Decarbonisation is necessary for industry and business to pave and strengthen the way for a carbon neutral Europe by 2050, as agreed under the EU's Green Deal. But what is behind the term decarbonisation? EHA clarifies its meaning and corresponding measures.
The term decarbonisation is easy to explain it contains the word 'carbon' or 'carbon', which stands for carbon. Decarbonisation refers to the shift away from carbon and thus the scenario of a post-fossil, carbon-free economy, especially in the energy or power sector.
Decarbonisation works when the use of low-carbon energy is prioritised, and the use of fossil fuels is also minimised. Against the backdrop of timing, energy-intensive sectors must therefore quickly switch to climate-neutral energy sources. The decarbonisation strategy therefore addresses decarbonisation in addition to the circular economy and emissions trading.
Until now, the UK economy has drawn energy from nuclear and fossil fuel sources - i.e., nuclear energy, coal, and oil - with environmentally harmful carbon emissions consequently. Today it is known that the combustion of coal, natural gas or oil releases carbon, reaches the earth's atmosphere as CO2, creates the greenhouse effect and is responsible for the warming of the world's climate. With the decision to phase out coal and the ongoing process of energy transition, politicians have set themselves the goal of emitting less CO2. The UK's efforts are given additional weight by the Paris Climate Agreement of 2015, in which the global community also committed itself to a significant reduction of greenhouse gas emissions by 2035 - while adhering to the lower limit of 1.5 degrees Celsius. Most recently, EU Commission President Ursula von der Leyen gave renewed impetus to make Europe's industry and economy climate-neutral by 2050 with the "European Green Deal".
For Europe to become a climate-neutral continent by 2050 at the latest, the energy-intensive sectors of cement, steel and chemicals must rapidly switch to climate-neutral energy sources and raw materials. This major goal is ambitious in terms of time. But what are possible ways to achieve the goal?
The strategy must promote investments for a rapid conversion to CO2-free technologies and create new markets for sustainable products to achieve climate neutrality in time, finds Erika Bellmann, Climate Protection & Energy Policy Expert at WWF. And this is where the UK government is also called upon: politicians and political parties in the UK have not yet presented sufficient concepts. And this is even though it is well known that the processes of industry and business need to be optimised. There is enormous potential for savings in three sectors.
One such example is industry. Two-thirds of industrial emissions are energy-related and could in principle be avoided using greenhouse gas-neutral energy sources with the help of the technologies required for this. A profound conversion of processes can therefore greatly reduce process-related emissions. However, this cannot be prevented: Climate-neutral substitute routes are not available for all products. Residual emissions will occur at some points. These would have to be compensated or used elsewhere. Further emissions can be reduced if electricity for transport is increasingly obtained from renewable energies. In this context, sector coupling is a promising approach. The transport and heat sectors are still lagging the electricity sector. But in this context, too, new processes such as flexible biogas plants, waste heat utilisation, heat from electricity, the power-to-gas approach and increasing electromobility can help to improve the figures even further in the future.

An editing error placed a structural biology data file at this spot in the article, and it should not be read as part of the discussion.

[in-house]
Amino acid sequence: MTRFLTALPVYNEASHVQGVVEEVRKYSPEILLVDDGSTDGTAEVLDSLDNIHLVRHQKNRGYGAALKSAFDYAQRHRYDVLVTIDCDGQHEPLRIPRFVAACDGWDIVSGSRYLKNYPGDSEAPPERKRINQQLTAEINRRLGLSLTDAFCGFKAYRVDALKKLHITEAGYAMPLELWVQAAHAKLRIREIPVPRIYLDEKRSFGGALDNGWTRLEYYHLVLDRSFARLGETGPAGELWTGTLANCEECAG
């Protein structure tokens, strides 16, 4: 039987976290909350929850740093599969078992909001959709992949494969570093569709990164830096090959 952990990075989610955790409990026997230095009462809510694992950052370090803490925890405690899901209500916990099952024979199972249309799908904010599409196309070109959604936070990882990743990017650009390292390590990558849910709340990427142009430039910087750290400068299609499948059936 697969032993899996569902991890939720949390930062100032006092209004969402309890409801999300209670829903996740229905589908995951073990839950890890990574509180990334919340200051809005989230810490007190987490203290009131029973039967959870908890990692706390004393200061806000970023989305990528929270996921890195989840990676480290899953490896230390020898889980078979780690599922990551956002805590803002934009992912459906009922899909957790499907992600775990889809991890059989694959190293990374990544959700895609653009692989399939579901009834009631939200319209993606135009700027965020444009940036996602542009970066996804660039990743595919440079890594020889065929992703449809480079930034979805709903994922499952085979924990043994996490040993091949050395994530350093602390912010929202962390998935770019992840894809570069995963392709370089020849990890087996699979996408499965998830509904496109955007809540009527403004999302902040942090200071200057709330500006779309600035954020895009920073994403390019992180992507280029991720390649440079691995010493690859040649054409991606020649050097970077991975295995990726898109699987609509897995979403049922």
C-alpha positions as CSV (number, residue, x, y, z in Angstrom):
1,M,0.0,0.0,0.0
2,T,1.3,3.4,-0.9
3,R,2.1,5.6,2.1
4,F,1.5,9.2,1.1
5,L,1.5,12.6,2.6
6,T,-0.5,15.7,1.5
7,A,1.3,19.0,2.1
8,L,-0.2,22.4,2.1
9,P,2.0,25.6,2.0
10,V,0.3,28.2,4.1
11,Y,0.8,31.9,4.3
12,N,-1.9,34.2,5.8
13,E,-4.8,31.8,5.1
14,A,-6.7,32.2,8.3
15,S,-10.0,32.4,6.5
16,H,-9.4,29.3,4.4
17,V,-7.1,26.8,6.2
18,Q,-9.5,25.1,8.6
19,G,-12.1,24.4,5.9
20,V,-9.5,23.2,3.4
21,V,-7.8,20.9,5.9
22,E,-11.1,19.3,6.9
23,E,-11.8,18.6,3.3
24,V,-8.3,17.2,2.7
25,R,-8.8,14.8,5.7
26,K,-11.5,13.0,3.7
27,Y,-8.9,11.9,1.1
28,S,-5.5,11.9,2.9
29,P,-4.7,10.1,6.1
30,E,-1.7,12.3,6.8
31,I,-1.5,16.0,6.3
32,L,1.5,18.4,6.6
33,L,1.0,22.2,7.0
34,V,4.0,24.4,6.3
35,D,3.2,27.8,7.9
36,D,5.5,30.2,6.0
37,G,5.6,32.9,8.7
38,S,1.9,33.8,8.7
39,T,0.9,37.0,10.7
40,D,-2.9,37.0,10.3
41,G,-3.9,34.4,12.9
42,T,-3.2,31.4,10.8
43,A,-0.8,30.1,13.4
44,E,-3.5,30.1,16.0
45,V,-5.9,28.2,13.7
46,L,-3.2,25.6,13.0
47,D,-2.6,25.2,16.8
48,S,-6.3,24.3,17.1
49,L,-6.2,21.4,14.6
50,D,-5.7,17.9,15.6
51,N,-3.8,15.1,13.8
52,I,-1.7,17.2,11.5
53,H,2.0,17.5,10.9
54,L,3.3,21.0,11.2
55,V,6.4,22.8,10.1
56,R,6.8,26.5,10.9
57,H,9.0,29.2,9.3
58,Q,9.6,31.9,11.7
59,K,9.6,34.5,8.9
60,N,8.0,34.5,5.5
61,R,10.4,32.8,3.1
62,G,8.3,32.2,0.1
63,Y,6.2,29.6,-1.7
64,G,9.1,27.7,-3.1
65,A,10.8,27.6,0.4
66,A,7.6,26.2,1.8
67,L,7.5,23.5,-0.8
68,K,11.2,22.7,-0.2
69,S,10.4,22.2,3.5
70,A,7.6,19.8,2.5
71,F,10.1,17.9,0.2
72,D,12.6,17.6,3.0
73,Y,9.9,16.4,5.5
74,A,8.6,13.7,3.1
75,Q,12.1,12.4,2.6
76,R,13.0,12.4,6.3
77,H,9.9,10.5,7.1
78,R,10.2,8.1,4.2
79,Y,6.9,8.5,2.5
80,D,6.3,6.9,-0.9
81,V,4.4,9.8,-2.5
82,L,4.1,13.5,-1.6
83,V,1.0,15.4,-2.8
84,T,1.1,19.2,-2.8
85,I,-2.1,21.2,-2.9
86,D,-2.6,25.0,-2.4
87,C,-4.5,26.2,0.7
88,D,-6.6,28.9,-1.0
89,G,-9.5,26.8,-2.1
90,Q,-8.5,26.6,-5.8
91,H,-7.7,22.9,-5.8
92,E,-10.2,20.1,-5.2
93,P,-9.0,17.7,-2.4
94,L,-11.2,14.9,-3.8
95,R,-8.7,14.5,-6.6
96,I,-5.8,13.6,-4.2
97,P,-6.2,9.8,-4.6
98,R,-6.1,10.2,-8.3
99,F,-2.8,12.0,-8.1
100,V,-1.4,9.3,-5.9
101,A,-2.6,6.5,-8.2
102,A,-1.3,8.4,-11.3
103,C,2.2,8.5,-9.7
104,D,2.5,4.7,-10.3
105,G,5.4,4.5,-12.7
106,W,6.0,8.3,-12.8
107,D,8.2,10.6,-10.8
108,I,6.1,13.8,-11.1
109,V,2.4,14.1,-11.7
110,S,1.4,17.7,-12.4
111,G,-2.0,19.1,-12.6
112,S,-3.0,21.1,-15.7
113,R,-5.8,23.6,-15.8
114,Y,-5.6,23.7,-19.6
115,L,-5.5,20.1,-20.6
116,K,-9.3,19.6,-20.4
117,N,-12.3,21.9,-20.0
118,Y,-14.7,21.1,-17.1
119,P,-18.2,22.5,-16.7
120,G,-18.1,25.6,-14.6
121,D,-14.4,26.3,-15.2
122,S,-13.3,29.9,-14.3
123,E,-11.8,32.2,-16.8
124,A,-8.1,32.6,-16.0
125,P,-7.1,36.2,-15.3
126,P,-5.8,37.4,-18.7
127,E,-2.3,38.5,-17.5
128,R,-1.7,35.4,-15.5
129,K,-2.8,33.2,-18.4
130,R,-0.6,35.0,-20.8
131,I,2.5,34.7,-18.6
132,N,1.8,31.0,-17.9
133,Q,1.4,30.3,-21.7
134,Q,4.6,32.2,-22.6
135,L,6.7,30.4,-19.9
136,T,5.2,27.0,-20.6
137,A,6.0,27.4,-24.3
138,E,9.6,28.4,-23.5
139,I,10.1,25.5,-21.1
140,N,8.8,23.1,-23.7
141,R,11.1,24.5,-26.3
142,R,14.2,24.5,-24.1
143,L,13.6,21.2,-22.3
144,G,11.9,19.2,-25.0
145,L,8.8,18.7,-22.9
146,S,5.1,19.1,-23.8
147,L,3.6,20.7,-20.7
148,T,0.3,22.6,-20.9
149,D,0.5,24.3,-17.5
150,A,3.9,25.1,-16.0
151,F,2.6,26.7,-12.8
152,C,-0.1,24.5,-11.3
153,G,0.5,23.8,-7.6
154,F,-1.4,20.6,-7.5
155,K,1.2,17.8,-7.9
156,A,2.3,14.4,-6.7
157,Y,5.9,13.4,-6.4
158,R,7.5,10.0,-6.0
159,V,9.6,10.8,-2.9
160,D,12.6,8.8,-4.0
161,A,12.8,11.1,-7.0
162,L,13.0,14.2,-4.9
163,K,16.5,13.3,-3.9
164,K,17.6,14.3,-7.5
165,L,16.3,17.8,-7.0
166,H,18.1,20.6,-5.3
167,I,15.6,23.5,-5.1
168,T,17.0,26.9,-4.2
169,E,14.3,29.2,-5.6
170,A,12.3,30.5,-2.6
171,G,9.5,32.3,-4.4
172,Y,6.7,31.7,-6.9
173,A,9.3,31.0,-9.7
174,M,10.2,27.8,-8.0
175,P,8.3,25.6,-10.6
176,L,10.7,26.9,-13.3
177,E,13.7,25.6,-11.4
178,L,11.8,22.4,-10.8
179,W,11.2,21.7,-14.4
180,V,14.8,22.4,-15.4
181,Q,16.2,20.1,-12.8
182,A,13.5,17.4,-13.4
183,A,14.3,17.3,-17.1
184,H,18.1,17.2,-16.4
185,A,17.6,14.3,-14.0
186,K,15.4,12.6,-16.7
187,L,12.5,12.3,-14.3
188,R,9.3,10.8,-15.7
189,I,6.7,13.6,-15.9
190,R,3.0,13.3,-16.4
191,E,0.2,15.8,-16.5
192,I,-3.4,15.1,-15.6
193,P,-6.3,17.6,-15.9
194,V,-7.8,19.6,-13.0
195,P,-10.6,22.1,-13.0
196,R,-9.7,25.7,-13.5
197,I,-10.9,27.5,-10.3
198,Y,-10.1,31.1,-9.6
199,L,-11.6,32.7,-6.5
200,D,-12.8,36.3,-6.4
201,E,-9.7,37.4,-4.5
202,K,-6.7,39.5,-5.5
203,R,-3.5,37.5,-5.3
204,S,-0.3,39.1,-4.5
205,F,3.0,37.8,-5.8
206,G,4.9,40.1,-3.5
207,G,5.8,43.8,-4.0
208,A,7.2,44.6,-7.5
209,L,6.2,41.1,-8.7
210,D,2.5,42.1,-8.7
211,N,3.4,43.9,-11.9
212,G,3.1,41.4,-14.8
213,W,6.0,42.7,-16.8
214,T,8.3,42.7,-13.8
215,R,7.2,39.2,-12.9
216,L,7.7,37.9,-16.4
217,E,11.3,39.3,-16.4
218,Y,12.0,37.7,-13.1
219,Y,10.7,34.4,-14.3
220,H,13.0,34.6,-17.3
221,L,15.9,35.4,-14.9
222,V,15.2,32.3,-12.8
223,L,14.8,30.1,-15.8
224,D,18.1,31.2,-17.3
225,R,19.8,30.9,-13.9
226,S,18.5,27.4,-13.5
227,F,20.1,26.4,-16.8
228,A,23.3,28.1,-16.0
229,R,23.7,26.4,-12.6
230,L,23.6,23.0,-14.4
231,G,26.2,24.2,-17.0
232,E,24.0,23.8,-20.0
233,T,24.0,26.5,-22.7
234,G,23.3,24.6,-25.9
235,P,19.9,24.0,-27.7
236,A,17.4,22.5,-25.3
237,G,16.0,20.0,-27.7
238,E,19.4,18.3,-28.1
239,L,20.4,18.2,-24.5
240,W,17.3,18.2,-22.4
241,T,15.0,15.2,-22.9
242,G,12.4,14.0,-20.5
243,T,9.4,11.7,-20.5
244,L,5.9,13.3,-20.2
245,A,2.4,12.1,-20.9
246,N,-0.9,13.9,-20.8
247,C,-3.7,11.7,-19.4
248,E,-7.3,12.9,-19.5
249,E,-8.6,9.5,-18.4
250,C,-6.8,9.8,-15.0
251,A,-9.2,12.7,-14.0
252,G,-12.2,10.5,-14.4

Emissions in the transport sector have settled at a high level. In 2018, the transport sector was responsible for more than 19 percent of the UK's total greenhouse gas emissions. Nevertheless, for the first time, their share declined slightly in 2018 compared to the previous year. Incidentally, emissions that occur during the provision of traction current for rail transport are not considered. These are assigned to the stationary share of the energy sector (traction current power plants). But how can the sources of emissions be effectively reduced? The main levers are traffic reduction, route shortening, compliance with emission limits and the change of propulsion systems and energy sources. Other concrete measures for the mobility turnaround are:
In the real estate sector, old existing buildings are a particular problem for the climate balance. In 2018, the building sector was responsible for 15 percent of the UK's greenhouse gas emissions. So far, the energy refurbishment rate of about 1 percent is too low to be greenhouse gas neutral soon. Refurbishment, increased efficiency, and sufficiency in buildings - this is the guideline of the catalogue of measures. An increase in the renovation rate is needed to bring about complete or extensive coverage of the heating and hot water demand of the building stock by renewable energies. Or more concretely:
To achieve the UK's desired climate neutrality by 2035, which would also be an important step towards the EU Green Deal, additional measures and processes are needed. Not only in the three sectors presented, but everywhere where there is potential for savings through rethinking and new processes. It is a task for politics, industry, business and for all of us.
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